Exclusive: Newly Released Inspection Reports on Keystone XL’s Southern Route Fuel Doubt Over ‘Safest Pipeline Ever Built' Claims

TransCanada’s claim that the southern route of the Keystone XL Pipeline is the safest pipeline ever built in the United States is challenged by the release of new documentation confirming multiple code violations.
 
Daily inspection reports on the construction of the pipeline obtained by the Tar Sands Blockade, an activist group, renew questions about the pipeline’s integrity.

Appeals Court Rules Keystone XL South Approval Was Legal, Lifting Cloud Over TransCanada

In a 3-0 vote, the U.S. Appeals Court for the Tenth Circuit has ruled that the southern leg of TransCanada's Keystone XL pipeline was permitted in a lawful manner by the U.S. Army Corps of Engineers. 

Keystone XL South was approved via a controversial Army Corps Nationwide Permit 12 and an accompanying March 2012 Executive Order from President Barack Obama. The pipeline, open for business since January 2014, will now carry tar sands crude from Cushing, Oklahoma to Port Arthur, Texas without the cloud of the legal challenge hanging over its head since 2012.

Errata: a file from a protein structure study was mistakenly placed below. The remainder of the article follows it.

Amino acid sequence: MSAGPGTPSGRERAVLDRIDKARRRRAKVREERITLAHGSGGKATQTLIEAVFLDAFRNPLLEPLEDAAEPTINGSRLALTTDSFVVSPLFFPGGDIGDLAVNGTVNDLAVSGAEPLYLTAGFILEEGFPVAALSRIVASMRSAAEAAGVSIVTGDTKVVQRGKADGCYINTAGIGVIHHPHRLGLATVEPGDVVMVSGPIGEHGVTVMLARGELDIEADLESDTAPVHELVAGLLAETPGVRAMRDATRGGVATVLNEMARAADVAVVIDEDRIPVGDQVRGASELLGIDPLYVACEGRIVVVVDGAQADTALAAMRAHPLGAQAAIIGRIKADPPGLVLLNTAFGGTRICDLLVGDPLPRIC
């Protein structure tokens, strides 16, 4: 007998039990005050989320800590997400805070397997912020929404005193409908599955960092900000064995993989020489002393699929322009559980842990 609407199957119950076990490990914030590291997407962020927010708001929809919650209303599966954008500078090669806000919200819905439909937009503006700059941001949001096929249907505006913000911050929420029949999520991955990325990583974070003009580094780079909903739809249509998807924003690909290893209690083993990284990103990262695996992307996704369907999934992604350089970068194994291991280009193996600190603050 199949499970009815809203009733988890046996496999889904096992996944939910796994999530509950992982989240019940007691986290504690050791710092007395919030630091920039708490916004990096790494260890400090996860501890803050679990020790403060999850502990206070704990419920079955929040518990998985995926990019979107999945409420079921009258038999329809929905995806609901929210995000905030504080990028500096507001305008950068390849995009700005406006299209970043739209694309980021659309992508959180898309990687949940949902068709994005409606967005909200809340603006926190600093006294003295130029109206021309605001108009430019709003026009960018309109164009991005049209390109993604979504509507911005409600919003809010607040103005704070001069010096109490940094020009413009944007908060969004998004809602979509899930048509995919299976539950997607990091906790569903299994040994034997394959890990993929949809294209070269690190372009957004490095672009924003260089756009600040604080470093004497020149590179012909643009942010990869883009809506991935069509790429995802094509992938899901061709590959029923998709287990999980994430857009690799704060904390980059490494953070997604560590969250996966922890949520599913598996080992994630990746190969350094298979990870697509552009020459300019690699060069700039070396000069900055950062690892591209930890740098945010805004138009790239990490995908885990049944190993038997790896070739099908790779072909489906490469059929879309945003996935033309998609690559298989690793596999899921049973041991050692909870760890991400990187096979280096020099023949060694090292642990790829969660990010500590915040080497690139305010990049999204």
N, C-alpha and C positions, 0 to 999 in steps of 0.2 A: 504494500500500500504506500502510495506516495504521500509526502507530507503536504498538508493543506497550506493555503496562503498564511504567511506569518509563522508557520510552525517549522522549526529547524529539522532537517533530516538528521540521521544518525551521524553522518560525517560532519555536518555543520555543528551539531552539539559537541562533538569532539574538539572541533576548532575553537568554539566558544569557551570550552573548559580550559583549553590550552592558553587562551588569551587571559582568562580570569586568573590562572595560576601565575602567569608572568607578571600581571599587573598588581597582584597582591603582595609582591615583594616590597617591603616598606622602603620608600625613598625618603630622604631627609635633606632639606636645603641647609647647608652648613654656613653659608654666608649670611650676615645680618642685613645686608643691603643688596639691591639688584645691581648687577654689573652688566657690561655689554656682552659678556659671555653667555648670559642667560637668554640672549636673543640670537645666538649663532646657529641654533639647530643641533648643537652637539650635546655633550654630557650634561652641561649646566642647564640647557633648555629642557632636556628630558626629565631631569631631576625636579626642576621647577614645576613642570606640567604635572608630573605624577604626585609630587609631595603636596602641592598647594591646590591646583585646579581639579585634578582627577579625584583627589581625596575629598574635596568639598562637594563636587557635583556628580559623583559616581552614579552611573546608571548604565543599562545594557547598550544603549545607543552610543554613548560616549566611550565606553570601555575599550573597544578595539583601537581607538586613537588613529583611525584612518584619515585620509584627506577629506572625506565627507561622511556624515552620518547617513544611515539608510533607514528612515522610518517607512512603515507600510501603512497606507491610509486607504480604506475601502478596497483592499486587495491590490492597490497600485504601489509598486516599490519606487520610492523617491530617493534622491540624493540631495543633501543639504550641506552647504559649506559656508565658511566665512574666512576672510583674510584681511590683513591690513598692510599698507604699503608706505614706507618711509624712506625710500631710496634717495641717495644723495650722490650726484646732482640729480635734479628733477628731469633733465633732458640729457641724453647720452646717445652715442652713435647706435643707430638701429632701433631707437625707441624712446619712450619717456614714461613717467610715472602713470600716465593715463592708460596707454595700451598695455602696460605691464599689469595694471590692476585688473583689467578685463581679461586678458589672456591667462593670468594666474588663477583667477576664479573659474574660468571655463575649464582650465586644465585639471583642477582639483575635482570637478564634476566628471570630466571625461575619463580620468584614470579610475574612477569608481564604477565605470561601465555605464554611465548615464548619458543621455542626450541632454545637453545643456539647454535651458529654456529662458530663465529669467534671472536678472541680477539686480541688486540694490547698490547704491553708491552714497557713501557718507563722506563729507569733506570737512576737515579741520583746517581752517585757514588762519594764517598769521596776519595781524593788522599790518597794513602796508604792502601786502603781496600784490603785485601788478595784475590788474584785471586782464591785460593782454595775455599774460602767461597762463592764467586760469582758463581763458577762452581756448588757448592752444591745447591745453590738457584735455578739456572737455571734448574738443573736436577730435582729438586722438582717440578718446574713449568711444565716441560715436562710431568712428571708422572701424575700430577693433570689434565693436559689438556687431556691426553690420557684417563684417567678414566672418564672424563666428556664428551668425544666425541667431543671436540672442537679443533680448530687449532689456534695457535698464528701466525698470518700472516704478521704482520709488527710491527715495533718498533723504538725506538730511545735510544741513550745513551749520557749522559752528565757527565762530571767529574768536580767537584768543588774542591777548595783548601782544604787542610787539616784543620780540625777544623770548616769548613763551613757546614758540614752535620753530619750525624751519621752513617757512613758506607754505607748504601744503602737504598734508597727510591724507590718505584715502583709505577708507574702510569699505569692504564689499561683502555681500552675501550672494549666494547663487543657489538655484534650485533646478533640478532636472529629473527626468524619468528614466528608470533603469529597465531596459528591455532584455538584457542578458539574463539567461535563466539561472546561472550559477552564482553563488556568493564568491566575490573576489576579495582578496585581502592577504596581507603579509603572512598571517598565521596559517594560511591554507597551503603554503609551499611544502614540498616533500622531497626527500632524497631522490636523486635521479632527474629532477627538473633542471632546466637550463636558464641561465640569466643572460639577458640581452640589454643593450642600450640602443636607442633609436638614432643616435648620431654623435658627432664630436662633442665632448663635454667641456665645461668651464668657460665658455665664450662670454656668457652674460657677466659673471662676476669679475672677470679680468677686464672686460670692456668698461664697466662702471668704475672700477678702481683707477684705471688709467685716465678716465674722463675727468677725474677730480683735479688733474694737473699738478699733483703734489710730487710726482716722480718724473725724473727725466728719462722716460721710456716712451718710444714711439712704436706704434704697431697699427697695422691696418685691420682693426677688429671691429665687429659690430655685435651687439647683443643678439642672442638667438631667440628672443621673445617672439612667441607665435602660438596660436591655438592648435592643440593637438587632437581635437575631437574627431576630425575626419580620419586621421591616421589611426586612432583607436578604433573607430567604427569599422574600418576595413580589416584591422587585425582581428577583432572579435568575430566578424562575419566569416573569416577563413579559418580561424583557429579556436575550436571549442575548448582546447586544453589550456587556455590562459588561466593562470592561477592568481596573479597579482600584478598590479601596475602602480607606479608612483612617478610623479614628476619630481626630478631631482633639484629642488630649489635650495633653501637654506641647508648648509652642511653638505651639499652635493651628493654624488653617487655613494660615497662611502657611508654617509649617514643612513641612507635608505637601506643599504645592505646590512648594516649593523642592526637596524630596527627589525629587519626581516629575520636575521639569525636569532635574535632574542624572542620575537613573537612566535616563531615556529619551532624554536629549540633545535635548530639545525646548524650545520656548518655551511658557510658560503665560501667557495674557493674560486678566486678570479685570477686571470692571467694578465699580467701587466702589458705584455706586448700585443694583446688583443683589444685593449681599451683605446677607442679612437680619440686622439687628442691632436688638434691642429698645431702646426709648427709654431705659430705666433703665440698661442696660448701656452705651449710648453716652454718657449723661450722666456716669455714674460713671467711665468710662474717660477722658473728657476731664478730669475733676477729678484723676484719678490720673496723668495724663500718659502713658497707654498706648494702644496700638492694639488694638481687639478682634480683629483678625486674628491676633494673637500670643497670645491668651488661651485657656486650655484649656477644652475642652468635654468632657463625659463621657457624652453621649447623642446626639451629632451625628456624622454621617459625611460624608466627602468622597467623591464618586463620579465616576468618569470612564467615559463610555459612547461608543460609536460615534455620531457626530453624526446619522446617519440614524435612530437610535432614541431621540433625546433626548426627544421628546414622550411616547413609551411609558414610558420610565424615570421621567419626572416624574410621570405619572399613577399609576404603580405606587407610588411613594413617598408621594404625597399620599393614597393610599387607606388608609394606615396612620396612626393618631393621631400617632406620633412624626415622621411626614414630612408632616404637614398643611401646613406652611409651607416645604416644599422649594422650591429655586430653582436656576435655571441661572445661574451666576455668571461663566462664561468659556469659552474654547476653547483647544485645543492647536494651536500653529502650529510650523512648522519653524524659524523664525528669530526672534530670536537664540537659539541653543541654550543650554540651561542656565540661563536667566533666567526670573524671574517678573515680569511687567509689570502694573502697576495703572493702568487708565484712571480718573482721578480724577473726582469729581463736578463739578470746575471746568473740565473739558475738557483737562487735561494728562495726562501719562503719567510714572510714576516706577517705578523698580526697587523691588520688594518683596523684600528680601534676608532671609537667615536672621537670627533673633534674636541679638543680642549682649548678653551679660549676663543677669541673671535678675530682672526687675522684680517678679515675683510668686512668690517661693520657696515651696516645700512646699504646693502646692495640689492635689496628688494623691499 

Exclusive: TransCanada Keystone 1 Pipeline Suffered Major Corrosion Only Two Years In Operation, 95% Worn In One Spot

Julie Dermansky

Documents obtained by DeSmogBlog reveal an alarming rate of corrosion to parts of TransCanada's Keystone 1 pipeline. A mandatory inspection test revealed a section of the pipeline's wall had corroded 95%, leaving it paper-thin in one area (one-third the thickness of a dime) and dangerously thin in three other places, leading TransCanada to immediately shut it down. The cause of the corrosion is being kept from the public by federal regulators and TransCanada.

Breaking: TransCanada Shuts Down Southern Leg of Keystone XL Pipeline, Raising “Suspicions”

KXL install in TX copyright Julie Dermansky

TransCanada shut down the southern leg of the Keystone XL (now called the Gulf Coast Pipeline Project) on June 2 for “routine work,” according to Reuters.  

“Pipelines aren't normally shut down for maintenance shortly after being started up. They may have planned it but something is wrong,” an industry insider told DeSmogBlog. “A two day shutdown on a new line raises suspicions.”

The Pipeline and Hazardous Material Safety Administration was unable to provide an answer to DeSmogBlog when asked to confirm if the shutdown was due to routine work today.